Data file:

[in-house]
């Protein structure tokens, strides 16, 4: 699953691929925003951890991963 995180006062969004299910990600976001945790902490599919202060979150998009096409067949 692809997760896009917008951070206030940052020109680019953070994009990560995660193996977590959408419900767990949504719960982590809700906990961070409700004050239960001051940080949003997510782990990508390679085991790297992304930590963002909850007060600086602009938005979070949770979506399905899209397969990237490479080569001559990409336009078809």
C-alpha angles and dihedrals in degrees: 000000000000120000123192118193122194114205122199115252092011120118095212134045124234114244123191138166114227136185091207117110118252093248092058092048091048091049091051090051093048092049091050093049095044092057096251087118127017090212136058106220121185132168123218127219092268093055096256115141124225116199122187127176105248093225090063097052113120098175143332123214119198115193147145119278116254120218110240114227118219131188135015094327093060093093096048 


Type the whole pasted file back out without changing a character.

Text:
[in-house]
């Protein structure tokens, strides 16, 4: 699953691929925003951890991963 995180006062969004299910990600976001945790902490599919202060979150998009096409067949 692809997760896009917008951070206030940052020109680019953070994009990560995660193996977590959408419900767990949504719960982590809700906990961070409700004050239960001051940080949003997510782990990508390679085991790297992304930590963002909850007060600086602009938005979070949770979506399905899209397969990237490479080569001559990409336009078809």
C-alpha angles and dihedrals in degrees: 000000000000120000123192118193122194114205122199115252092011120118095212134045124234114244123191138166114227136185091207117110118252093248092058092048091048091049091051090051093048092049091050093049095044092057096251087118127017090212136058106220121185132168123218127219092268093055096256115141124225116199122187127176105248093225090063097052113120098175143332123214119198115193147145119278116254120218110240114227118219131188135015094327093060093093096048 